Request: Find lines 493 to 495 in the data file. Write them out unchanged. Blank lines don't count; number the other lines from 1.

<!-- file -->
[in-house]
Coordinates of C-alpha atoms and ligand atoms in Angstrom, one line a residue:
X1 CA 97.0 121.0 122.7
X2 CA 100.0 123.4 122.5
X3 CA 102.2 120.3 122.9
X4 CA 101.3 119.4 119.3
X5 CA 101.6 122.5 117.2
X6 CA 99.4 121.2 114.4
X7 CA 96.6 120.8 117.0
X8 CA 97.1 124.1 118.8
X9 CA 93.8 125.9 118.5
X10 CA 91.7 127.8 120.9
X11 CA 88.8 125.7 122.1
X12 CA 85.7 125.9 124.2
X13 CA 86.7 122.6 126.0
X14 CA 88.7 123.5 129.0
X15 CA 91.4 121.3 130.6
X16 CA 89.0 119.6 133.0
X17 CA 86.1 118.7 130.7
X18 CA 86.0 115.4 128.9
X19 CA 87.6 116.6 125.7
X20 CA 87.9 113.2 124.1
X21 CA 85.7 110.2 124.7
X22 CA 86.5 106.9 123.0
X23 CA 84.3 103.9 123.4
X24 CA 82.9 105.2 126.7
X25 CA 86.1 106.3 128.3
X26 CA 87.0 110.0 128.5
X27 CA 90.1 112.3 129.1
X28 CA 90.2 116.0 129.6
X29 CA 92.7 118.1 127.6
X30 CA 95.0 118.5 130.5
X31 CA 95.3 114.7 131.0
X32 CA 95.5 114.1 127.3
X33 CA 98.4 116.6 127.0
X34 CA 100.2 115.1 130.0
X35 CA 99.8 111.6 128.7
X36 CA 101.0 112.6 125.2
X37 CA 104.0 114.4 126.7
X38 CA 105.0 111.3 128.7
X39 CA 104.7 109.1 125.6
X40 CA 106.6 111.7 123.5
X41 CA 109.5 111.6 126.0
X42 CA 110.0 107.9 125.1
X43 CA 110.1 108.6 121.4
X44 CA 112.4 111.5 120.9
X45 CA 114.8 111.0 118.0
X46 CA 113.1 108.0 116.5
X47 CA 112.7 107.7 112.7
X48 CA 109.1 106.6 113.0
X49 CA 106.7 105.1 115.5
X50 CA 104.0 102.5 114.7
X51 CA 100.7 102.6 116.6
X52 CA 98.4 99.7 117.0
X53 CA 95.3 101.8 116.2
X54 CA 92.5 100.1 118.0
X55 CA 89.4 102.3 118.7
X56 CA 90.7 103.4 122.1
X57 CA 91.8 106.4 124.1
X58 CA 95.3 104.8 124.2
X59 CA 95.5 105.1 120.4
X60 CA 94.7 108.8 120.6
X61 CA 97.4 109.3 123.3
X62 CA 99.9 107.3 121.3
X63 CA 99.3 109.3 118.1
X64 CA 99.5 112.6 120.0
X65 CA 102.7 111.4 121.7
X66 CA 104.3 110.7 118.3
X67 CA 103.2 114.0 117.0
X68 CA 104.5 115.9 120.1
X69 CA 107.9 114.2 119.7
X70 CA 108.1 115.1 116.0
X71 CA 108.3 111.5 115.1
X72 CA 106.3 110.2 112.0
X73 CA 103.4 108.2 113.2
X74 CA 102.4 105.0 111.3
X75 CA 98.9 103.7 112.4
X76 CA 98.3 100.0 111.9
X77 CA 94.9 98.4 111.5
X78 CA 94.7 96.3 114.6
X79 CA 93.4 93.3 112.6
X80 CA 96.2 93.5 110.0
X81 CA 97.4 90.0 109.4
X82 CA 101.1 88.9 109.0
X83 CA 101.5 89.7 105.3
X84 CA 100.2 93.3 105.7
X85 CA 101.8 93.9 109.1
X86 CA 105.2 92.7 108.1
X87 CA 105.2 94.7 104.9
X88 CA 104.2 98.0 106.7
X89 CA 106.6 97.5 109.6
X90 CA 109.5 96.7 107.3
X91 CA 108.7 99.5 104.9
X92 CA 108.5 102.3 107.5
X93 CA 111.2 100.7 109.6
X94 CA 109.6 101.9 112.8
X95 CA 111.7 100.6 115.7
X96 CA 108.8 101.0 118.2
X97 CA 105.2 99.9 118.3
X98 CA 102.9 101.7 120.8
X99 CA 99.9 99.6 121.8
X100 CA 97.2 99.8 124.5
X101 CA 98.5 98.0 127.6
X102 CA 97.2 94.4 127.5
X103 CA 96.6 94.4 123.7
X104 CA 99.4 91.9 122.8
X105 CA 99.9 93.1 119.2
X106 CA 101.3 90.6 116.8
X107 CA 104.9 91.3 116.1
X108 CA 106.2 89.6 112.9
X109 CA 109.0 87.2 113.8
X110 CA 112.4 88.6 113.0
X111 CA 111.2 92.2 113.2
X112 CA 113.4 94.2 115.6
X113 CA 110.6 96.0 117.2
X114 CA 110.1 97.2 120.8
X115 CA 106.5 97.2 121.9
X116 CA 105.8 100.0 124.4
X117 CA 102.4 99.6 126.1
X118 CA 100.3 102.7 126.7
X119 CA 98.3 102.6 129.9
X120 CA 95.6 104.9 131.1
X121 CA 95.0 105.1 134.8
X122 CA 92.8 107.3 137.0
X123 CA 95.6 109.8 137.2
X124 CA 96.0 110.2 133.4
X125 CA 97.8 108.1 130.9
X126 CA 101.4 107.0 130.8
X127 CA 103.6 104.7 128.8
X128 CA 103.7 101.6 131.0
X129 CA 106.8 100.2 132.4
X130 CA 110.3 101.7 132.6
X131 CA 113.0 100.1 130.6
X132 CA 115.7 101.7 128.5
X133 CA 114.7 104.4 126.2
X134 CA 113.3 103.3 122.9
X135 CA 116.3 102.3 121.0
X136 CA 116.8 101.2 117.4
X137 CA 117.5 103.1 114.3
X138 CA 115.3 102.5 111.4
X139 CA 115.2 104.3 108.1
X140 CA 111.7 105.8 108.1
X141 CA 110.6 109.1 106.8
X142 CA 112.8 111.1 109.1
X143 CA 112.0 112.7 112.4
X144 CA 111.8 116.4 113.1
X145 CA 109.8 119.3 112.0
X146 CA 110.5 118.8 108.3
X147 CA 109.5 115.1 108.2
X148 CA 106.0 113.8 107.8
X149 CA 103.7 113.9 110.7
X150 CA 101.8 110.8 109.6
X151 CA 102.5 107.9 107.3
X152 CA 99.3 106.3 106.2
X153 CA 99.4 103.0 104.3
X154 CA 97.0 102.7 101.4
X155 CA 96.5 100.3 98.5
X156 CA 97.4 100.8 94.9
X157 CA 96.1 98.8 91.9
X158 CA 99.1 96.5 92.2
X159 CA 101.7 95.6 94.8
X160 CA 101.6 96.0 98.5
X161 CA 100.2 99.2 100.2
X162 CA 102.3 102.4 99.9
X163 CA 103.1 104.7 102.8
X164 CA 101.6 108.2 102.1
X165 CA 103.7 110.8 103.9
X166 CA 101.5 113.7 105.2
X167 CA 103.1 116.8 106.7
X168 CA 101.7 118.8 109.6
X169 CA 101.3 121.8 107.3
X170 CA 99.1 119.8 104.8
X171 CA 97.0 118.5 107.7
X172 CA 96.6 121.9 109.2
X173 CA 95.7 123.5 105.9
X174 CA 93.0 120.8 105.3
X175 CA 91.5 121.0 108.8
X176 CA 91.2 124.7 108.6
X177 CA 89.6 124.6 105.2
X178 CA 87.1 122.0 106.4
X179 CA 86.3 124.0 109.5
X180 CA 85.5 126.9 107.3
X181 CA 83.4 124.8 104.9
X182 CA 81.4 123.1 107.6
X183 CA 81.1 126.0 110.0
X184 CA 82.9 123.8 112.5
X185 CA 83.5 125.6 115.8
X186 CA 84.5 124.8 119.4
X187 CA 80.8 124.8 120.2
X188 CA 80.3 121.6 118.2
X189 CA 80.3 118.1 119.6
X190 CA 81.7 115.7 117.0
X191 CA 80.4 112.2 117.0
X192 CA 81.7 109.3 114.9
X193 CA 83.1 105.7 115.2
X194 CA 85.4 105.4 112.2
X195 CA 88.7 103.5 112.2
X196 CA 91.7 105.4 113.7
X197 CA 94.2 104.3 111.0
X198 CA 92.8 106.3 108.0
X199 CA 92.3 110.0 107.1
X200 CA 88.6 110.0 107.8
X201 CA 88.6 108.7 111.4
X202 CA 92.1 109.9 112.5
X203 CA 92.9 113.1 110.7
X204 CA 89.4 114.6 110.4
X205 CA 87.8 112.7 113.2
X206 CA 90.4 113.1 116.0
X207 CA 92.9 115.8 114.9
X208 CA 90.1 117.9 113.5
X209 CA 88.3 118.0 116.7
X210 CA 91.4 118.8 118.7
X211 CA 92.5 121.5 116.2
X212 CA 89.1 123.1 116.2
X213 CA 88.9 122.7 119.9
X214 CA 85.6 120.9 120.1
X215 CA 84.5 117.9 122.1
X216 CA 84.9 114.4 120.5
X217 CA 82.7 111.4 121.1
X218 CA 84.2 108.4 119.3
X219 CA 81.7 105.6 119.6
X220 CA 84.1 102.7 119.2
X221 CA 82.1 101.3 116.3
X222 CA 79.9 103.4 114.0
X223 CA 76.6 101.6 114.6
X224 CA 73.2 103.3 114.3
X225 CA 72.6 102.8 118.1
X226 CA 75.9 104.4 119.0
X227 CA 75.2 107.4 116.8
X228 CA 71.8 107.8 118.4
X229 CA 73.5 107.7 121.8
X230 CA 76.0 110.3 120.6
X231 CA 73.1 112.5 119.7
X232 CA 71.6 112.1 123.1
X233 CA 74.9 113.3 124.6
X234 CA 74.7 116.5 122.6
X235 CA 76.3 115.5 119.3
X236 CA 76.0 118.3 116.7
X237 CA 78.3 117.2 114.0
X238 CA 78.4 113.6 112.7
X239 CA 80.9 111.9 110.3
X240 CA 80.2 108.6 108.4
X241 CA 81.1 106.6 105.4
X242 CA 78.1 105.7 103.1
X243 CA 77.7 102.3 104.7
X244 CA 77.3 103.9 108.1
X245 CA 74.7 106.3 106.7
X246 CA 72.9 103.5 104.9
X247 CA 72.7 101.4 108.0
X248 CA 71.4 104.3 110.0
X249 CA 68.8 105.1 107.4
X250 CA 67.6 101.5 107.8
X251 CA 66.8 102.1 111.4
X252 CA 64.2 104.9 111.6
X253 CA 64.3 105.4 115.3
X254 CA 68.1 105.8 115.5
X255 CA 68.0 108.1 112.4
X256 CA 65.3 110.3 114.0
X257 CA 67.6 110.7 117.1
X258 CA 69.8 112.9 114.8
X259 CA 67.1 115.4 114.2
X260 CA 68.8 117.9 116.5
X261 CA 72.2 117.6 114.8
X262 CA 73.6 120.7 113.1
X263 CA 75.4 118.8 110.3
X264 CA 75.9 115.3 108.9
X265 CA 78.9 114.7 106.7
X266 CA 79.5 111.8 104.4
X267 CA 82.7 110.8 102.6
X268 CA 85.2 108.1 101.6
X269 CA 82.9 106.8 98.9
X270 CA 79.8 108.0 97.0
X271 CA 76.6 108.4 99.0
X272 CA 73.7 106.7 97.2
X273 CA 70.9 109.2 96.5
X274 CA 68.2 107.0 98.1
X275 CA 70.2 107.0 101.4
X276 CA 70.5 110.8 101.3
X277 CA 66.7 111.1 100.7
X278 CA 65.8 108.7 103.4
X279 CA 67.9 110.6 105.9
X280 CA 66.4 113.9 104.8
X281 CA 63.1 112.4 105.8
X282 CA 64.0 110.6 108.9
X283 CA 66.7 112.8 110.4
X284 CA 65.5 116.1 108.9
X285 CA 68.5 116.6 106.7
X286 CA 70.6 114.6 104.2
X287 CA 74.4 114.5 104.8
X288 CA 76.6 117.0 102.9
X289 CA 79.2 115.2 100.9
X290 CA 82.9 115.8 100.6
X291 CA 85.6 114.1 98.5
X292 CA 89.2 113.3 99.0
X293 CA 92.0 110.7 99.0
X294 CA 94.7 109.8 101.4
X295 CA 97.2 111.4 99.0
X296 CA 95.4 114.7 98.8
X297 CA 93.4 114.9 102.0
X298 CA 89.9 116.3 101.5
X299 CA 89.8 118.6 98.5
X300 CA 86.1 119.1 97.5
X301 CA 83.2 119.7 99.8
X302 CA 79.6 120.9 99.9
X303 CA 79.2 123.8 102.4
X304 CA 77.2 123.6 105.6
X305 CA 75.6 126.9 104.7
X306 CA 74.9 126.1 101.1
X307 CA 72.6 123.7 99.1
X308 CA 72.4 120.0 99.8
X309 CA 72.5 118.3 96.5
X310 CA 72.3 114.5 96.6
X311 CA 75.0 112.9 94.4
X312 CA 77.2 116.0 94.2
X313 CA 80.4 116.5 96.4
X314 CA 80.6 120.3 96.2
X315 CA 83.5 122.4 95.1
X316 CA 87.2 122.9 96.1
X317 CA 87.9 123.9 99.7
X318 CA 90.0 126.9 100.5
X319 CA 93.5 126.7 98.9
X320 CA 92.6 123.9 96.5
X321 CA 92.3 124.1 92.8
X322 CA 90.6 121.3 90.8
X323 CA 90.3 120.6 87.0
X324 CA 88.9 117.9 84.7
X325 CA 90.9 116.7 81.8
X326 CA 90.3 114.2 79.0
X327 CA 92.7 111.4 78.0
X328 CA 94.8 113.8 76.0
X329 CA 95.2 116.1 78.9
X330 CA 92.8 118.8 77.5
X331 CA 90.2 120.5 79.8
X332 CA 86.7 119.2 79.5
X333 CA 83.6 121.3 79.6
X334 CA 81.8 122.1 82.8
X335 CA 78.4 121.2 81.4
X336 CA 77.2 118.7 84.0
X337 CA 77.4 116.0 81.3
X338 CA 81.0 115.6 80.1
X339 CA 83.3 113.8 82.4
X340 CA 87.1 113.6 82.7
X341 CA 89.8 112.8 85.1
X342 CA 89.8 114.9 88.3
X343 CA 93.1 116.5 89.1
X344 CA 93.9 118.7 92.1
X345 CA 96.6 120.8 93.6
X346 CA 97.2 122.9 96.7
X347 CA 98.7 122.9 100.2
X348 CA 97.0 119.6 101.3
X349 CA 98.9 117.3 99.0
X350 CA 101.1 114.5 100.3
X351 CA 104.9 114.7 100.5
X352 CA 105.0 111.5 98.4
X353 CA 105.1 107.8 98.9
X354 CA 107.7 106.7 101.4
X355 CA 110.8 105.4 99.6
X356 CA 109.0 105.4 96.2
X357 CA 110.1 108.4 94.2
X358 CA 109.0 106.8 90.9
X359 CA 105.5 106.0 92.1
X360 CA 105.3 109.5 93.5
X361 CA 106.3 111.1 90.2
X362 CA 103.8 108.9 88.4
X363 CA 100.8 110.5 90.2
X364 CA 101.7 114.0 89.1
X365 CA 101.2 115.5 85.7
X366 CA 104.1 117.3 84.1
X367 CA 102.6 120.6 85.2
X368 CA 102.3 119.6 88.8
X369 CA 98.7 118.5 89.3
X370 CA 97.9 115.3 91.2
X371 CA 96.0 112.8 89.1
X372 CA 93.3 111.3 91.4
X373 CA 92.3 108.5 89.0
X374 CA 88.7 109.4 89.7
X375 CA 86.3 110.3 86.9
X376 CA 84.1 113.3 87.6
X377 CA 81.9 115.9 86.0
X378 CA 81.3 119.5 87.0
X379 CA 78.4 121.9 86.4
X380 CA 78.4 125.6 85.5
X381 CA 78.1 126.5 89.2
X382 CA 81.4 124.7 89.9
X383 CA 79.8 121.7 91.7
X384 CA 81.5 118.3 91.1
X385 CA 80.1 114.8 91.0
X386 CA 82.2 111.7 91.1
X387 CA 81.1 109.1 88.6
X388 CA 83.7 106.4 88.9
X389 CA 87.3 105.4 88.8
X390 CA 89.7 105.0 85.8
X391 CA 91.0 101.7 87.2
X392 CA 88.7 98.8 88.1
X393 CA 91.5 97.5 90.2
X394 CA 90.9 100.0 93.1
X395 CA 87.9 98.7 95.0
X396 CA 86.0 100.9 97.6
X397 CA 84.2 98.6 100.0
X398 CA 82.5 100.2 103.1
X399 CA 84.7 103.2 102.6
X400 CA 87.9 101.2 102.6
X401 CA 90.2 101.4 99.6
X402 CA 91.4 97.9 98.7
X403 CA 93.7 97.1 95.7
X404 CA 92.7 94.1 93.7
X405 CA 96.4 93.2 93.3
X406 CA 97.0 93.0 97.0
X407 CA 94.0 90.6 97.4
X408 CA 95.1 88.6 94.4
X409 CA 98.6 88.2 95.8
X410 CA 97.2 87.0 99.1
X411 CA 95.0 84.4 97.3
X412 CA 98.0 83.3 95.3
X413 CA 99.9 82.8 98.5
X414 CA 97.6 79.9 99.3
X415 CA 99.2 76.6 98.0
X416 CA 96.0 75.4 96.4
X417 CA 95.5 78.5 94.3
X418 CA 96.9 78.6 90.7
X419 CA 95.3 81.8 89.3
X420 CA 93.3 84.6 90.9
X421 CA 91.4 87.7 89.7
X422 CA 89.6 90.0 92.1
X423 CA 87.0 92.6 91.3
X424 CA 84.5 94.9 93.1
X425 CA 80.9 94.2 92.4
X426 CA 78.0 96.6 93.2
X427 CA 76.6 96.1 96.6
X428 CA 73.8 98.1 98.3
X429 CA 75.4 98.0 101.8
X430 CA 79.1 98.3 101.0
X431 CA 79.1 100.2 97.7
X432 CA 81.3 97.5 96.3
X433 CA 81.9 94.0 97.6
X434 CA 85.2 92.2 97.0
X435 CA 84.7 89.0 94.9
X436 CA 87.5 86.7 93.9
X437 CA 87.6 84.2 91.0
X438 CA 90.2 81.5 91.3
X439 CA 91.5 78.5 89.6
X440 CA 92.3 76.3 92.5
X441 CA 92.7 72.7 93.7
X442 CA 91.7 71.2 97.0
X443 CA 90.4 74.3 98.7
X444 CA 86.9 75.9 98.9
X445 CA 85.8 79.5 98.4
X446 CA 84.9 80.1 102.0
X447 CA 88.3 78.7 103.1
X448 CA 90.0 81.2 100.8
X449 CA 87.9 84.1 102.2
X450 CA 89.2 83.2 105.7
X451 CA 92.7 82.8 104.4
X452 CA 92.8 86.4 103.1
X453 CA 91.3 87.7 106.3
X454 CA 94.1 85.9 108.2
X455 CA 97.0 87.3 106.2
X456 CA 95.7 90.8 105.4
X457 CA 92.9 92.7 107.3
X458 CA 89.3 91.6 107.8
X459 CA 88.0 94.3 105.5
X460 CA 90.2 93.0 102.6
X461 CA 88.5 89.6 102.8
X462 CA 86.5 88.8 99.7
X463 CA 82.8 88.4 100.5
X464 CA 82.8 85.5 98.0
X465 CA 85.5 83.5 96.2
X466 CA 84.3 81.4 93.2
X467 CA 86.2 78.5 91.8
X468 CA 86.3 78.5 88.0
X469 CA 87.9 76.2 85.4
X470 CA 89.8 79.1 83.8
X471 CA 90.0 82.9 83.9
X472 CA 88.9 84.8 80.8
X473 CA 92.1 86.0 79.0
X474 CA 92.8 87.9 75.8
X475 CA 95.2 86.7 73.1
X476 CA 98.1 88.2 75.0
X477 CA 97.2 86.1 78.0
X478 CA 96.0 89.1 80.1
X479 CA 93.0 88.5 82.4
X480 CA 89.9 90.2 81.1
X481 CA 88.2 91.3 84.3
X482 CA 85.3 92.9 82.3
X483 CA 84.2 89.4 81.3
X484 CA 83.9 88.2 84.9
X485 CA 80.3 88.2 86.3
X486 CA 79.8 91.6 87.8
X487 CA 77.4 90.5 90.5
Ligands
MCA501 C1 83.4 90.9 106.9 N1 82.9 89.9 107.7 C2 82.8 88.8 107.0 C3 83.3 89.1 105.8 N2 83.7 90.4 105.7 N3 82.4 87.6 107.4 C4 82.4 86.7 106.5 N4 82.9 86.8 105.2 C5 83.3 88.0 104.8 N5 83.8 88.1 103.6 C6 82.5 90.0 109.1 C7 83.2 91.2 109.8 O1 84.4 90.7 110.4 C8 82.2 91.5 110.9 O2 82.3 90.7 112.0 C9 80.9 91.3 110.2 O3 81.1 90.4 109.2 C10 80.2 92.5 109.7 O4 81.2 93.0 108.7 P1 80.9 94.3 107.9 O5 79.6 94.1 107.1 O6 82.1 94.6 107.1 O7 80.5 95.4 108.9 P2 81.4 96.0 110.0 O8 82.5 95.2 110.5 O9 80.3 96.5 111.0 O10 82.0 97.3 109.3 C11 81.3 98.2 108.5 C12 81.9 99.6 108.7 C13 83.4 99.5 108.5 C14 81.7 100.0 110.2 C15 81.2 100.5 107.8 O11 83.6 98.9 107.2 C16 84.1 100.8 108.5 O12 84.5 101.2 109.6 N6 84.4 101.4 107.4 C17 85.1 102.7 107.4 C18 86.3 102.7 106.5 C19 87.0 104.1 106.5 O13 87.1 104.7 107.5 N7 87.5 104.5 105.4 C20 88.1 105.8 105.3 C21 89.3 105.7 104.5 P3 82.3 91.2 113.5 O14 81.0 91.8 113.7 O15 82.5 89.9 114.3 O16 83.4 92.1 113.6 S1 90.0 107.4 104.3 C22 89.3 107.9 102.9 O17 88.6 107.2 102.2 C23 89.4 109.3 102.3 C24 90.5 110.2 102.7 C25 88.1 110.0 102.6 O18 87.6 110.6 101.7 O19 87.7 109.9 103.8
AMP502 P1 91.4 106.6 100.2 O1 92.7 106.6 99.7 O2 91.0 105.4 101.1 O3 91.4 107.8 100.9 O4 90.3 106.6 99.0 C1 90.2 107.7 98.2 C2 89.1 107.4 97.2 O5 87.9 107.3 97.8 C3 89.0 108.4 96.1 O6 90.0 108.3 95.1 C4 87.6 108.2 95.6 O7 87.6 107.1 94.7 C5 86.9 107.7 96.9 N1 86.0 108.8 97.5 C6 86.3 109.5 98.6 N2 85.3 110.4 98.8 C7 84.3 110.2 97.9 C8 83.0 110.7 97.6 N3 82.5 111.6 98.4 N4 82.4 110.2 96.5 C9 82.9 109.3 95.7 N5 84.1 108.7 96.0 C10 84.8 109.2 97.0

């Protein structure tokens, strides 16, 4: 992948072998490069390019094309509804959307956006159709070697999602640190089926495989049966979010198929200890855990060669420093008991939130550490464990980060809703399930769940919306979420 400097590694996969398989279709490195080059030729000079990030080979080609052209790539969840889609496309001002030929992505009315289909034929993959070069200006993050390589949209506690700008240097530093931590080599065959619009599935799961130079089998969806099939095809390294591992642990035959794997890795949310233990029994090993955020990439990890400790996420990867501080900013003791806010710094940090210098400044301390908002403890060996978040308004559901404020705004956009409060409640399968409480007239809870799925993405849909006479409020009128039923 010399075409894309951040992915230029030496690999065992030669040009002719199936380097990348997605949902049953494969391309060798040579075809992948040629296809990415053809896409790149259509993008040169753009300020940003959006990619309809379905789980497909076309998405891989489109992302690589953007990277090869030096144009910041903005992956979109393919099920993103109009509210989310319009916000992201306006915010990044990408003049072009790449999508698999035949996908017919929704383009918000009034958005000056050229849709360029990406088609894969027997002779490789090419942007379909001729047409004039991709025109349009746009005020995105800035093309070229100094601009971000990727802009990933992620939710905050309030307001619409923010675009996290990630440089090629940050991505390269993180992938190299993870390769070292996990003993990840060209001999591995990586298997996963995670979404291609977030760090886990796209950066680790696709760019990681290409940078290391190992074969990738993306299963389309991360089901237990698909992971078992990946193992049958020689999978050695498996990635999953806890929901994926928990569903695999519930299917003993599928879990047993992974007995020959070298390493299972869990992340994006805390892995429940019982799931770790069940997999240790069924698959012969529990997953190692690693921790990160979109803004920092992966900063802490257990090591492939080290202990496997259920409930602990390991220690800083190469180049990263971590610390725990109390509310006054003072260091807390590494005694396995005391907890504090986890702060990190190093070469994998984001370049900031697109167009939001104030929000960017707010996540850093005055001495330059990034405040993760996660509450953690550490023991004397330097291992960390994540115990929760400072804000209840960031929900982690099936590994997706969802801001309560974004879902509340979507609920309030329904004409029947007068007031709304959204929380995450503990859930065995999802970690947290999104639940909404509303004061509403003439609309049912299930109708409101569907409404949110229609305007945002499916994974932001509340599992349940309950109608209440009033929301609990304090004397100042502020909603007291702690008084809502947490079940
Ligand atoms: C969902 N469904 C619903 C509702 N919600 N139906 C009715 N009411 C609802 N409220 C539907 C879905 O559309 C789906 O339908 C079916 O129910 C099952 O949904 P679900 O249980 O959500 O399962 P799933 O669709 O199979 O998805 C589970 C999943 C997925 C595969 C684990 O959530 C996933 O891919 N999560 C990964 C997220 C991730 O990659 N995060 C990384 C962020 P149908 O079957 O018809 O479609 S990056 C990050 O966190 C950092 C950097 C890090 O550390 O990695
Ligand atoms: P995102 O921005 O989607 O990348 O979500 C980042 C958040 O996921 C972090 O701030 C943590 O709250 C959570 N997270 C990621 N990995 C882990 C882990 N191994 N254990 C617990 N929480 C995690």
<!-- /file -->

């Protein structure tokens, strides 16, 4: 992948072998490069390019094309509804959307956006159709070697999602640190089926495989049966979010198929200890855990060669420093008991939130550490464990980060809703399930769940919306979420 400097590694996969398989279709490195080059030729000079990030080979080609052209790539969840889609496309001002030929992505009315289909034929993959070069200006993050390589949209506690700008240097530093931590080599065959619009599935799961130079089998969806099939095809390294591992642990035959794997890795949310233990029994090993955020990439990890400790996420990867501080900013003791806010710094940090210098400044301390908002403890060996978040308004559901404020705004956009409060409640399968409480007239809870799925993405849909006479409020009128039923 010399075409894309951040992915230029030496690999065992030669040009002719199936380097990348997605949902049953494969391309060798040579075809992948040629296809990415053809896409790149259509993008040169753009300020940003959006990619309809379905789980497909076309998405891989489109992302690589953007990277090869030096144009910041903005992956979109393919099920993103109009509210989310319009916000992201306006915010990044990408003049072009790449999508698999035949996908017919929704383009918000009034958005000056050229849709360029990406088609894969027997002779490789090419942007379909001729047409004039991709025109349009746009005020995105800035093309070229100094601009971000990727802009990933992620939710905050309030307001619409923010675009996290990630440089090629940050991505390269993180992938190299993870390769070292996990003993990840060209001999591995990586298997996963995670979404291609977030760090886990796209950066680790696709760019990681290409940078290391190992074969990738993306299963389309991360089901237990698909992971078992990946193992049958020689999978050695498996990635999953806890929901994926928990569903695999519930299917003993599928879990047993992974007995020959070298390493299972869990992340994006805390892995429940019982799931770790069940997999240790069924698959012969529990997953190692690693921790990160979109803004920092992966900063802490257990090591492939080290202990496997259920409930602990390991220690800083190469180049990263971590610390725990109390509310006054003072260091807390590494005694396995005391907890504090986890702060990190190093070469994998984001370049900031697109167009939001104030929000960017707010996540850093005055001495330059990034405040993760996660509450953690550490023991004397330097291992960390994540115990929760400072804000209840960031929900982690099936590994997706969802801001309560974004879902509340979507609920309030329904004409029947007068007031709304959204929380995450503990859930065995999802970690947290999104639940909404509303004061509403003439609309049912299930109708409101569907409404949110229609305007945002499916994974932001509340599992349940309950109608209440009033929301609990304090004397100042502020909603007291702690008084809502947490079940
Ligand atoms: C969902 N469904 C619903 C509702 N919600 N139906 C009715 N009411 C609802 N409220 C539907 C879905 O559309 C789906 O339908 C079916 O129910 C099952 O949904 P679900 O249980 O959500 O399962 P799933 O669709 O199979 O998805 C589970 C999943 C997925 C595969 C684990 O959530 C996933 O891919 N999560 C990964 C997220 C991730 O990659 N995060 C990384 C962020 P149908 O079957 O018809 O479609 S990056 C990050 O966190 C950092 C950097 C890090 O550390 O990695
Ligand atoms: P995102 O921005 O989607 O990348 O979500 C980042 C958040 O996921 C972090 O701030 C943590 O709250 C959570 N997270 C990621 N990995 C882990 C882990 N191994 N254990 C617990 N929480 C995690």